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Prognostic Significance of Different Ventricular Ectopic Burdens During Submaximal Exercise in Asymptomatic UK Biobank Subjects

van Duijvenboden, Stefan; Ramírez, Julia; Orini, Michele; Aung, Nay; Petersen, Steffen E; Doherty, Aiden; Tinker, Andrew; ... Lambiase, Pier D; + view all (2023) Prognostic Significance of Different Ventricular Ectopic Burdens During Submaximal Exercise in Asymptomatic UK Biobank Subjects. Circulation 10.1161/CIRCULATIONAHA.123.064633. (In press). Green open access

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Abstract

BACKGROUND: The consequences of exercise-induced premature ventricular contractions (PVCs) in asymptomatic individuals remain unclear. This study aimed to assess the association between PVC burdens during submaximal exercise and major adverse cardiovascular events (MI/HF/LTVA: myocardial infarction [MI], heart failure [HF], and life-threatening ventricular arrhythmia [LTVA]), and all-cause mortality. Additional end points were MI, LTVA, HF, and cardiovascular mortality. METHODS: A neural network was developed to count PVCs from ECGs recorded during exercise (6 minutes) and recovery (1 minute) in 48 315 asymptomatic participants from UK Biobank. Associations were estimated using multivariable Cox proportional hazard models. Explorative studies were conducted in subgroups with cardiovascular magnetic resonance imaging data (n=6290) and NT-proBNP (N-terminal Pro-B-type natriuretic peptide) levels (n=4607) to examine whether PVC burden was associated with subclinical cardiomyopathy. RESULTS: Mean age was 56.8±8.2 years; 51.1% of the participants were female; and median follow-up was 12.6 years. Low PVC counts during exercise and recovery were both associated with MI/HF/LTVA risk, independently of clinical factors: adjusted hazard ratio (HR), 1.2 (1-5 exercise PVCs, P<0.001) and HR, 1.3 (1-5 recovery PVCs, P<0.001). Risks were higher with increasing PVC count: HR, 1.8 (>20 exercise PVCs, P<0.001) and HR, 1.6 (>5 recovery PVCs, P<0.001). A similar trend was observed for all-cause mortality, although associations were only significant for high PVC burdens: HRs, 1.6 (>20 exercise PVCs, P<0.001) and 1.5 (>5 recovery PVCs, P<0.001). Complex PVC rhythms were associated with higher risk compared with PVC count alone. PVCs were also associated with incident HF, LTVA, and cardiovascular mortality, but not MI. In the explorative studies, high PVC burden was associated with larger left ventricular volumes, lower ejection fraction, and higher levels of NT-proBNP compared with participants without PVCs. CONCLUSION: In this cohort of middle-aged and older adults, PVC count during submaximal exercise and recovery were both associated with MI/HF/LTVA, all-cause mortality, HF, LTVAs, and cardiovascular mortality, independent of clinical and exercise test factors, indicating an incremental increase in risk as PVC count rises. Complex PVC rhythms were associated with higher risk compared with PVC count alone. Underlying mechanisms may include the presence of subclinical cardiomyopathy.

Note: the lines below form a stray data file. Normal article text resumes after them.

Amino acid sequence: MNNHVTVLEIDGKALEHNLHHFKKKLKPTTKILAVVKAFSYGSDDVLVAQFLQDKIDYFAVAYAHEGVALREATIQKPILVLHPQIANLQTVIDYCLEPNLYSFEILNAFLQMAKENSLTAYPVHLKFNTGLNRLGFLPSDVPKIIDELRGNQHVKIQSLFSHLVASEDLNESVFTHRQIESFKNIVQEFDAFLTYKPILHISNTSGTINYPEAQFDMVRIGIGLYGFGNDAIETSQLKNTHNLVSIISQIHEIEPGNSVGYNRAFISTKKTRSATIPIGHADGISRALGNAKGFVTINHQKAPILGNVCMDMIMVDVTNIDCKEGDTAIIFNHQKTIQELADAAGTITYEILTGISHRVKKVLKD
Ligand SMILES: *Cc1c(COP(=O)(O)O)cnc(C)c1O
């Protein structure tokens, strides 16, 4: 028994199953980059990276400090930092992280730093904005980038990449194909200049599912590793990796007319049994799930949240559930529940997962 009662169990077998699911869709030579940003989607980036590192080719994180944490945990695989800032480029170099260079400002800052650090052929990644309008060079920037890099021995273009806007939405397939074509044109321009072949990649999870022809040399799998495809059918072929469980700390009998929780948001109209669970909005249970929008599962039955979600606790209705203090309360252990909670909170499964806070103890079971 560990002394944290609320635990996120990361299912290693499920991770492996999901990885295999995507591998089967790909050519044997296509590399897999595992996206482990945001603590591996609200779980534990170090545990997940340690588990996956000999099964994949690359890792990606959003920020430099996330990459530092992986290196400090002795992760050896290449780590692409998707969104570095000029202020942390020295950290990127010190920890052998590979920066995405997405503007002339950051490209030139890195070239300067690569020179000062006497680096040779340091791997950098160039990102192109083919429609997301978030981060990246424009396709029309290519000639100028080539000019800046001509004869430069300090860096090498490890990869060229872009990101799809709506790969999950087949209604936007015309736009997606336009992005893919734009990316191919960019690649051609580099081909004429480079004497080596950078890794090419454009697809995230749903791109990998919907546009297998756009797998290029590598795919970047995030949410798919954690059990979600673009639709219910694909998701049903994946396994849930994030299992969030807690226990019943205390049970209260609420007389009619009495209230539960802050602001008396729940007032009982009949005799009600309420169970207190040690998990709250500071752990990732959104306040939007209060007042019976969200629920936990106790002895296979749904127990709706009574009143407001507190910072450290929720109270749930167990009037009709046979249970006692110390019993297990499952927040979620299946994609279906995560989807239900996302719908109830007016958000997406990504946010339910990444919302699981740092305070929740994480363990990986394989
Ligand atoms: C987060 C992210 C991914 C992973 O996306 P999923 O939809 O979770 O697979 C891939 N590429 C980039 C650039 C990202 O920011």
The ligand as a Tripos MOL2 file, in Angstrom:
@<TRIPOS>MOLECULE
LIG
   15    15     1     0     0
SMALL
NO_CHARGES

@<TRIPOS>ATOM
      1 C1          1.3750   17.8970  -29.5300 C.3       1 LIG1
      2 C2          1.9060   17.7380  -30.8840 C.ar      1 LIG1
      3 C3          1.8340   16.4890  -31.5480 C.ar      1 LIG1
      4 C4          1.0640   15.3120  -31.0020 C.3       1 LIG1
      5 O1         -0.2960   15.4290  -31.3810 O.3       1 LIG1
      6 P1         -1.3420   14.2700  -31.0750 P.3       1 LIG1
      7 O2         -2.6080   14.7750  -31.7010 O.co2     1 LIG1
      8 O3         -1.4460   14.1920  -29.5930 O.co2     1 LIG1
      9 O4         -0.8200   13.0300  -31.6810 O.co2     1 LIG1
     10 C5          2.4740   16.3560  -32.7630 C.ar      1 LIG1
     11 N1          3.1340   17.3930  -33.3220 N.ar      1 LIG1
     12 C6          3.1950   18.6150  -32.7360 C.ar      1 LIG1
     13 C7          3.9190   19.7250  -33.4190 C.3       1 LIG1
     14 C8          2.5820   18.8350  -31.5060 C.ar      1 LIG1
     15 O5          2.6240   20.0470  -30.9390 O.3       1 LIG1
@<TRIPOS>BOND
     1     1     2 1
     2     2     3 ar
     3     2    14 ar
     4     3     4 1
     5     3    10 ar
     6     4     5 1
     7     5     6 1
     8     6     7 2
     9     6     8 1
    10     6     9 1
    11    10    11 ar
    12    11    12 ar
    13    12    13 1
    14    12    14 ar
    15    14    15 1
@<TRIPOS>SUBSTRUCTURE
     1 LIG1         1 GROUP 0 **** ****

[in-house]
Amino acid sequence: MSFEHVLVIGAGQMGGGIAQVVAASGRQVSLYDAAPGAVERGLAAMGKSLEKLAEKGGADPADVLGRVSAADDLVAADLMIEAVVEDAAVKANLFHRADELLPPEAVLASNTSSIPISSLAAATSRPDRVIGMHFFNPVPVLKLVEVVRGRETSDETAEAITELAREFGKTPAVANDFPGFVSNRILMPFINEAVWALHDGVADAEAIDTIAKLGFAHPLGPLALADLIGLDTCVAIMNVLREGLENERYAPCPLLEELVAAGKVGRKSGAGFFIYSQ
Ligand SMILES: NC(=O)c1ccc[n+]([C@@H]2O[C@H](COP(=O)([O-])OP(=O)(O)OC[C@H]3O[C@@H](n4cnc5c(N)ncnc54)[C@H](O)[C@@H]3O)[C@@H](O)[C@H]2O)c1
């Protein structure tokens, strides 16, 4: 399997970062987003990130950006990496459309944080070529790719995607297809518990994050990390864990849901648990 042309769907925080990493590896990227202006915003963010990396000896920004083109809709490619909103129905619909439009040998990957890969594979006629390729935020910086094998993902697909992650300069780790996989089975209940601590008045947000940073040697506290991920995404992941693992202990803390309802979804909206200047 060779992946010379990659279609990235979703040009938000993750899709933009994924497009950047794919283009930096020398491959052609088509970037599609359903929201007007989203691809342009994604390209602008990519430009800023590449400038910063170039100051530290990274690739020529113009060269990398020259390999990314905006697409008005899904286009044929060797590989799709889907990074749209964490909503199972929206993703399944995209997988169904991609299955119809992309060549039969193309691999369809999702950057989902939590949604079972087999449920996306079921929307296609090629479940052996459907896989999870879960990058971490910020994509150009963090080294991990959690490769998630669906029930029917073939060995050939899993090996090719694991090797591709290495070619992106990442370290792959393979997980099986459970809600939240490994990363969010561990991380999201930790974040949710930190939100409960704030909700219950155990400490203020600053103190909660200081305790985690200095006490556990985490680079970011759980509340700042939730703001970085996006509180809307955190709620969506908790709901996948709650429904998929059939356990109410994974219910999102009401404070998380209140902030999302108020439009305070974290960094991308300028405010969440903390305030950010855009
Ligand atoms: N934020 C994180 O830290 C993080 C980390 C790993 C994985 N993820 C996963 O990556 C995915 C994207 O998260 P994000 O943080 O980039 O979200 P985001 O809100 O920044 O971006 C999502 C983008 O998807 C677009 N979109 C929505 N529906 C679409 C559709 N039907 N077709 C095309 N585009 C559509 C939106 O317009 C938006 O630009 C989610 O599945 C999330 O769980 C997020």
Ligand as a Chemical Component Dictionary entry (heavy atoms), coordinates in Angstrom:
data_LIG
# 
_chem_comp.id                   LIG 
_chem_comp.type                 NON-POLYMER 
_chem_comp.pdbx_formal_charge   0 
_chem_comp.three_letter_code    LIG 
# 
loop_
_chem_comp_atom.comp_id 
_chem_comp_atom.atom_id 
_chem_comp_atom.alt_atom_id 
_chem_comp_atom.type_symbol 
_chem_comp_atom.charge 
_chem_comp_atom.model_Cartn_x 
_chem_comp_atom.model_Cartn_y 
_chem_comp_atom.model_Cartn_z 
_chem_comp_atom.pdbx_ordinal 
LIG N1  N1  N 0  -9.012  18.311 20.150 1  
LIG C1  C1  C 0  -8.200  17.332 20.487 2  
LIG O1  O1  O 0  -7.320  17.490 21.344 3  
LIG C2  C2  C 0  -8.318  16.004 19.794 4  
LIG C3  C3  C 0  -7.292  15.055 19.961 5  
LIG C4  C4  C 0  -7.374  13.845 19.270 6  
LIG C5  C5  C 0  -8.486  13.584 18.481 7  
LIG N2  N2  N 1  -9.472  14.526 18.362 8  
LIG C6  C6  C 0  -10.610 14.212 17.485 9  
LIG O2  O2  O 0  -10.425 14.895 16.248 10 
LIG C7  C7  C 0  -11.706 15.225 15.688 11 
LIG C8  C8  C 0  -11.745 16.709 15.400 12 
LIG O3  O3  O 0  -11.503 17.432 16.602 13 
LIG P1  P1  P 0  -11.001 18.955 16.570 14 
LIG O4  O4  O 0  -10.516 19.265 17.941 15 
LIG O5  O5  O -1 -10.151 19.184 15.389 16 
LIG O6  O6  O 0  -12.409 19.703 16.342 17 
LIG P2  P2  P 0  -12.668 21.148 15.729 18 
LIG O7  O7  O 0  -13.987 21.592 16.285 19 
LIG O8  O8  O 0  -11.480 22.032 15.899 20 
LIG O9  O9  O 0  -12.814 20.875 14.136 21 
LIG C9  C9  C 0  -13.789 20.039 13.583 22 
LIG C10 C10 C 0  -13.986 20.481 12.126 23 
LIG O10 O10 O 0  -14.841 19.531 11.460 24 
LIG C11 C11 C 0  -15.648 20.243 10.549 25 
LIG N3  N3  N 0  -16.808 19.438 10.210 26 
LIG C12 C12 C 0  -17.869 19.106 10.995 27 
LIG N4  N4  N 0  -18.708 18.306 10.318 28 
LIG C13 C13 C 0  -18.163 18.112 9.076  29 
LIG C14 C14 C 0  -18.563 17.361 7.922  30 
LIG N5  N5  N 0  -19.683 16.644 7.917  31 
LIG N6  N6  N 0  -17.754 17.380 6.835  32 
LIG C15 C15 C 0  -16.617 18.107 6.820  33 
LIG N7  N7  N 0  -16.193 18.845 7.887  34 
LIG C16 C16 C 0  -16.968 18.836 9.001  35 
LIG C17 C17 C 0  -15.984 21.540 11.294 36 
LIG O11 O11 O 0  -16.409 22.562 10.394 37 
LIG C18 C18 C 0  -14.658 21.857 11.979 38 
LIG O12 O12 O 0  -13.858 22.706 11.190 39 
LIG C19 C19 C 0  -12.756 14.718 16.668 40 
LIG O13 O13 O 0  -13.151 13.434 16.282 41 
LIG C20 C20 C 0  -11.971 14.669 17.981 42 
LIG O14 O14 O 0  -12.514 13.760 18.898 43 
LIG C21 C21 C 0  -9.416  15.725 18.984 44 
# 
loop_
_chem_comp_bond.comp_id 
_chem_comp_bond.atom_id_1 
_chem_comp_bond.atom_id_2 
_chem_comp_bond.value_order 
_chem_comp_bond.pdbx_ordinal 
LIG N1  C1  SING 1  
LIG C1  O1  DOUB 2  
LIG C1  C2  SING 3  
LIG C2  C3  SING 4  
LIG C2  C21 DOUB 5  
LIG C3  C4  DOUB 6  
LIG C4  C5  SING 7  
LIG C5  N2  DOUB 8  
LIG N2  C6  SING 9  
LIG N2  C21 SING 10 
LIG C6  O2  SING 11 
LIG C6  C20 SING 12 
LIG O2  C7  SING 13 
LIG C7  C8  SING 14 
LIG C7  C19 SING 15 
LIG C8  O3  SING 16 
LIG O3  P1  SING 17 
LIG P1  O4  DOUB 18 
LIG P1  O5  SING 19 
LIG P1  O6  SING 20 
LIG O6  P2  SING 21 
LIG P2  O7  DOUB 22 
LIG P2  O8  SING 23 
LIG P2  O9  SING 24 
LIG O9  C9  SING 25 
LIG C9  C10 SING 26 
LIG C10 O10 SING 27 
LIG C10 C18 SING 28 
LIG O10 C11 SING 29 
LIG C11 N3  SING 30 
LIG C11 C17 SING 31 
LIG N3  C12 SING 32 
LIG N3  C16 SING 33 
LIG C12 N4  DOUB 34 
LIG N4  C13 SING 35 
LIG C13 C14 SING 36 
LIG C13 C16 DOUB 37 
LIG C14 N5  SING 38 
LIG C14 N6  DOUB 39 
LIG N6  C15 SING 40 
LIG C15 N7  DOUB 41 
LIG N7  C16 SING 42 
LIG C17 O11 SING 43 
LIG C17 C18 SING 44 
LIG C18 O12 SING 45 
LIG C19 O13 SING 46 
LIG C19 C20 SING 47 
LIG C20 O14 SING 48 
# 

Type: Article
Title: Prognostic Significance of Different Ventricular Ectopic Burdens During Submaximal Exercise in Asymptomatic UK Biobank Subjects
Location: United States
Open access status: An open access version is available from UCL Discovery
DOI: 10.1161/CIRCULATIONAHA.123.064633
Publisher version: https://doi.org/10.1161/CIRCULATIONAHA.123.064633
Language: English
Additional information: © 2023 The Authors. Circulation is published on behalf of the American Heart Association, Inc., by Wolters Kluwer Health, Inc. This is an open access article under the terms of the Creative Commons Attribution License, which permits use, distribution, and reproduction in any medium, provided that the original work is properly cited.
Keywords: cardiovascular diseases, electrocardiography, exercise, mortality, ventricular premature complexes
UCL classification: UCL
UCL > Provost and Vice Provost Offices > School of Life and Medical Sciences
UCL > Provost and Vice Provost Offices > School of Life and Medical Sciences > Faculty of Population Health Sciences > Institute of Cardiovascular Science
UCL > Provost and Vice Provost Offices > School of Life and Medical Sciences > Faculty of Population Health Sciences > Institute of Cardiovascular Science > Clinical Science
UCL > Provost and Vice Provost Offices > School of Life and Medical Sciences > Faculty of Population Health Sciences > Institute of Cardiovascular Science > Population Science and Experimental Medicine
UCL > Provost and Vice Provost Offices > School of Life and Medical Sciences > Faculty of Population Health Sciences > Institute of Cardiovascular Science > Population Science and Experimental Medicine > MRC Unit for Lifelong Hlth and Ageing
URI: https://discovery.ucl.ac.uk/id/eprint/10179584
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